Despite these accomplishments, the big business and government campaign against the Task Force has managed to strip it of all of its public funding and most of its large private donations.
A federal judge recently revoked an injunction that had prevented the city of Atlanta from turning off the water at the facility. Lawyers for the Task Force had argued that it was the actions by the city to block funding that prevented the payment of the bill. Although the Task Force owes more than $147,000, there are developers and others, including the city itself, with even larger unpaid water bills that do not face a cutoff.
In an attempt to expose the machinations of the corporate class that more and more openly runs the city of Atlanta, the Task Force filed numerous lawsuits. The most earth-shattering suit names the city of Atlanta, the Chamber of Commerce, Central Atlanta Progress, Cousins Properties, Emory University and the United Way, among others, of engaging in a criminal conspiracy to obstruct funding, engineer a fraudulent foreclosure of the building and displace Black men from Peachtree Street. The depositions of well-known business leaders, city officials, members of the media and representatives of charities, churches and foundations reveal a shocking story of lies, financial intimidation, blatant collusion and the use of racist imagery to undermine the existence of the Task Force at its Peachtree location.
The concern is that the court proceedings, where all this information can come out, are being delayed while the threats to the shelter are escalating.
A Fulton County Superior Court judge issued a dispossessory judgment last week allowing the eviction of the Task Force from the building, but then reversed his order on Oct. 21. The building and its location on Peachtree Street are worth millions of dollars, but a phony “charity” instigated by the Chamber of Commerce bought the mortgage for a pittance and then immediately foreclosed on the Task Force. Declaring that “this deal smelled” to him, for more than a year and a half Judge Craig Schwall had prevented the new “owner” from taking possession of the building while the issue was being litigated. Within a week of the Task Force’s lawsuit being filed against Emory, Schwall took it upon himself to abruptly allow the eviction. When Task Force lawyers filed an appeal, he just as quickly reversed himself.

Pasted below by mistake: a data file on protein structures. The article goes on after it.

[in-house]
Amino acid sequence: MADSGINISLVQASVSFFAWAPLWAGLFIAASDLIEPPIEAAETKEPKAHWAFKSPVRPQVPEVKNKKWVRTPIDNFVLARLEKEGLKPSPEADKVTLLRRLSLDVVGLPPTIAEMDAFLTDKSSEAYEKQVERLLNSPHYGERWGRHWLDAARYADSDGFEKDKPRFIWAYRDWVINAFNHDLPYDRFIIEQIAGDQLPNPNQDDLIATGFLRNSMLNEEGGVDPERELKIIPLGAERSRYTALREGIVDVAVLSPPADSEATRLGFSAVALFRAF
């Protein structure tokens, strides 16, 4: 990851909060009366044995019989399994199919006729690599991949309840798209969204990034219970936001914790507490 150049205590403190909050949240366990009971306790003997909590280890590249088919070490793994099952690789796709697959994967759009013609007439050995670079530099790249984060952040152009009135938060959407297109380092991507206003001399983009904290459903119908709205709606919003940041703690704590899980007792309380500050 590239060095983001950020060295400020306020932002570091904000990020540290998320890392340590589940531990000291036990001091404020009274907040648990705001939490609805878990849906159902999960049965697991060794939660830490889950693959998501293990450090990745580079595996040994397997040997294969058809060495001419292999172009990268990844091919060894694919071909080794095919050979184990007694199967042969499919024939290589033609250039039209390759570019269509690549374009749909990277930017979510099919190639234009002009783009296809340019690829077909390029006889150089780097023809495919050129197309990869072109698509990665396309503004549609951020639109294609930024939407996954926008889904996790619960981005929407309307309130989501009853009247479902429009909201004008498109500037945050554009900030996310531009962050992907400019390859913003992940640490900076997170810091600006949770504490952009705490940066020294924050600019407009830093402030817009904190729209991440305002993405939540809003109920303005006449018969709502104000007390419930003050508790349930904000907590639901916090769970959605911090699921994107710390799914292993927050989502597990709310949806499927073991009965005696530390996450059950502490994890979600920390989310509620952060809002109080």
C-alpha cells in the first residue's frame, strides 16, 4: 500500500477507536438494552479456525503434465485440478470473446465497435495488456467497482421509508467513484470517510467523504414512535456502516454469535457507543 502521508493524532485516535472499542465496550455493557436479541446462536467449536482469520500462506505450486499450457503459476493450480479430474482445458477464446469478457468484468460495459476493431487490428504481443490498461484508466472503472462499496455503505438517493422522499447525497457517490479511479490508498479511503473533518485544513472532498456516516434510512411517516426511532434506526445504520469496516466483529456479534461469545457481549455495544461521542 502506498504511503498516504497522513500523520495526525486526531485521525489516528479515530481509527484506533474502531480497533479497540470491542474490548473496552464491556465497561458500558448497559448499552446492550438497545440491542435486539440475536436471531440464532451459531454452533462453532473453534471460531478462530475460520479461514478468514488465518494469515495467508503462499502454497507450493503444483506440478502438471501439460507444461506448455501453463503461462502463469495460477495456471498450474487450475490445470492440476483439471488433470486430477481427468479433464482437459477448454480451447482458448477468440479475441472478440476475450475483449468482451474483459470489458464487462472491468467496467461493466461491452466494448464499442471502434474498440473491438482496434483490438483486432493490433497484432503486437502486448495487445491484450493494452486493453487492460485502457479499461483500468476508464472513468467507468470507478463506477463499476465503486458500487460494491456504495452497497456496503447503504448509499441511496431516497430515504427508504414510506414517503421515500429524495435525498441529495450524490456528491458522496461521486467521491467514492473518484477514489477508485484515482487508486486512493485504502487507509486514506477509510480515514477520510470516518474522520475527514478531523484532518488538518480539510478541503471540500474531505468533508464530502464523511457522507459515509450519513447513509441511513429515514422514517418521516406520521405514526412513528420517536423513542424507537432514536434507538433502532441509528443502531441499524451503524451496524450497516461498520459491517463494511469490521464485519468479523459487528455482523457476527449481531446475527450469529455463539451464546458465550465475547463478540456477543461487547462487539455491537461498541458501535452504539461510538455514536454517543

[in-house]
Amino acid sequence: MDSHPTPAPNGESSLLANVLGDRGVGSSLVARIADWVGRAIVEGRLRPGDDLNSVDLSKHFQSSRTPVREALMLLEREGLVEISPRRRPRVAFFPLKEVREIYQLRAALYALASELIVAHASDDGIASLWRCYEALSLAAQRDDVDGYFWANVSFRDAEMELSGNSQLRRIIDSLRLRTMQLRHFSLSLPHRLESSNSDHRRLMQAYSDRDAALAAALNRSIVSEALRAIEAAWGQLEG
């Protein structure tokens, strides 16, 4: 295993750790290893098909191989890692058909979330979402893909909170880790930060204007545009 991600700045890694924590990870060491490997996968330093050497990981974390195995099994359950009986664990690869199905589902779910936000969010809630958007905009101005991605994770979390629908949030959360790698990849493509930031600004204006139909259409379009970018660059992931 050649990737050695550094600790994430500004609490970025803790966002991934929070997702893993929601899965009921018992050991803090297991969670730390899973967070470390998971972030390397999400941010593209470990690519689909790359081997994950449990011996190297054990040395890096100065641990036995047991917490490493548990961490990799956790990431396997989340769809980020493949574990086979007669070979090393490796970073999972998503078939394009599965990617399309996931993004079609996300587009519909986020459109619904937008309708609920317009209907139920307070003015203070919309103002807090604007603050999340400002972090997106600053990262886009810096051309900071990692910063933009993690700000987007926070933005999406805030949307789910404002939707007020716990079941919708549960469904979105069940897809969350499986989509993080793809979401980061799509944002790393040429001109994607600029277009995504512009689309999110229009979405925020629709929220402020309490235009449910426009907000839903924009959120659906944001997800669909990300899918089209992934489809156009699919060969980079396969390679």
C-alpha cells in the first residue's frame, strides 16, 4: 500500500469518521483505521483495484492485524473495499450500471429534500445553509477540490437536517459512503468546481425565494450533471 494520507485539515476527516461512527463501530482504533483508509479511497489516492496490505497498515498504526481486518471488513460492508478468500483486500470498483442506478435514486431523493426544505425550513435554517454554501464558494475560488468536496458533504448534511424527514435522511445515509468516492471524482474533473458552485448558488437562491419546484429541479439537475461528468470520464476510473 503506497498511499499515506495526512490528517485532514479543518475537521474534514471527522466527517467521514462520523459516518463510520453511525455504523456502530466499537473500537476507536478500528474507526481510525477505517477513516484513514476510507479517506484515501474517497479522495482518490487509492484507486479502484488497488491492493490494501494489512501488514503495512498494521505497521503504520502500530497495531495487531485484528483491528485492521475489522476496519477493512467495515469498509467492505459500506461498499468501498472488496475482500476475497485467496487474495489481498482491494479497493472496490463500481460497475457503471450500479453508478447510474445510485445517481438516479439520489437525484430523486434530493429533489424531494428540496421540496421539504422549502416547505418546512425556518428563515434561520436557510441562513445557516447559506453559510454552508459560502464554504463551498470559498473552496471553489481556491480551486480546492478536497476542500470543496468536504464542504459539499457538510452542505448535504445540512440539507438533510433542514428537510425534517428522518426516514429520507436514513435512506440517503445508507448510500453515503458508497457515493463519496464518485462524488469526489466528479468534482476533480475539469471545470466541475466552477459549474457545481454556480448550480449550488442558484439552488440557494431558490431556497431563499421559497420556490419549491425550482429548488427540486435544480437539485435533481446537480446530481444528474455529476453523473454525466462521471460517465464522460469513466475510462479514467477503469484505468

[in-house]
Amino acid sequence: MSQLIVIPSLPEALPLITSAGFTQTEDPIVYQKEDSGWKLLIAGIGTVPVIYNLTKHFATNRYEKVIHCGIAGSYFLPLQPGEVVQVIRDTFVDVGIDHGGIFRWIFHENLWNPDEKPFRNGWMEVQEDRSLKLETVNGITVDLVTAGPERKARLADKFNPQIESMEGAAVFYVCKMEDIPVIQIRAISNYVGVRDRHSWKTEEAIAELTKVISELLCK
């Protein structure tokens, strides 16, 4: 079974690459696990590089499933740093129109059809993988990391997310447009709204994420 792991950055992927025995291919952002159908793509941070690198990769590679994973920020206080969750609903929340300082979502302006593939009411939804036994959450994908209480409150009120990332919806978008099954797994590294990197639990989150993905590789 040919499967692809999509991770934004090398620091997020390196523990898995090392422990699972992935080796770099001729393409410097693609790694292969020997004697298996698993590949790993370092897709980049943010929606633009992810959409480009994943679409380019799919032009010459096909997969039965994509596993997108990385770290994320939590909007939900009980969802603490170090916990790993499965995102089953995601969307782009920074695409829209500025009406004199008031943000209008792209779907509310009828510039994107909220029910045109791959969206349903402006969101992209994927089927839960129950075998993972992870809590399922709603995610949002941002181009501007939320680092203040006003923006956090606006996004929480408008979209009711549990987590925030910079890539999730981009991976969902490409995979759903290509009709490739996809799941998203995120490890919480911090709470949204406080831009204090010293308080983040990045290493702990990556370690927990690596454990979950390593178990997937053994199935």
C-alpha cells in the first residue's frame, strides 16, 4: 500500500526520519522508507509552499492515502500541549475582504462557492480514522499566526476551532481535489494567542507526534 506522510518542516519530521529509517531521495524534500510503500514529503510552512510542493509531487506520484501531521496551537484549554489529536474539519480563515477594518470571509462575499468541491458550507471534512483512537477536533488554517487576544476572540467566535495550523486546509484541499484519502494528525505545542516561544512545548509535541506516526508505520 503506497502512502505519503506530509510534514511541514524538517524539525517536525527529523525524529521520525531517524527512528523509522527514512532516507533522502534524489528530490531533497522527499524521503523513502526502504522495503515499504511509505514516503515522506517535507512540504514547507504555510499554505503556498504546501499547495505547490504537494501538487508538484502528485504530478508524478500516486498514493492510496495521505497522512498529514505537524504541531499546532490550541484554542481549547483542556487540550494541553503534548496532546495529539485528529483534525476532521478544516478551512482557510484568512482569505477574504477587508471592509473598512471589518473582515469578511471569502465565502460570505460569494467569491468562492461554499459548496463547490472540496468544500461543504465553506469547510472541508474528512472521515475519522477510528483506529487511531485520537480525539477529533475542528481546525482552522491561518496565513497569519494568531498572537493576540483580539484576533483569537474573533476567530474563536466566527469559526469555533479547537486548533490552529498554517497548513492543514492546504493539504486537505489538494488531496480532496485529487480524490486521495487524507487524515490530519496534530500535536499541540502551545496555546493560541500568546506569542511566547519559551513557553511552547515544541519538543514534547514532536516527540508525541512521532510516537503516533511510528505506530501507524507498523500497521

On Oct. 14, participants of Occupy Atlanta, including numerous homeless men and women, marched from their encampment in Troy Davis Park (formerly known as Woodruff Park) in militant solidarity with the Task Force. Taking the northbound lanes of Peachtree Street during the evening rush hour, they focused their outrage at Emory University and Emory Healthcare, which operates a hospital across the street from the shelter. Chanting, “Emory hates the poor, kicks the homeless out the door!” they amassed at the front doors of the medical building, part of a very wealthy private institution funded with huge donations from Coca-Cola. The hospital administration has barred Black men they think are homeless or residents at Peachtree-Pine from entering the food court, which is frequented by many nonhospital users.
The men who shelter at the Task Force building have declared themselves as “Occupy Peachtree” and vow they will not be removed from their home. They have offered an open invitation to Occupy Atlanta to use the facility in any efforts to bring justice to those victimized by the profit-driven banks and corporations.
For more information, go to www.homelesstaskforce.org.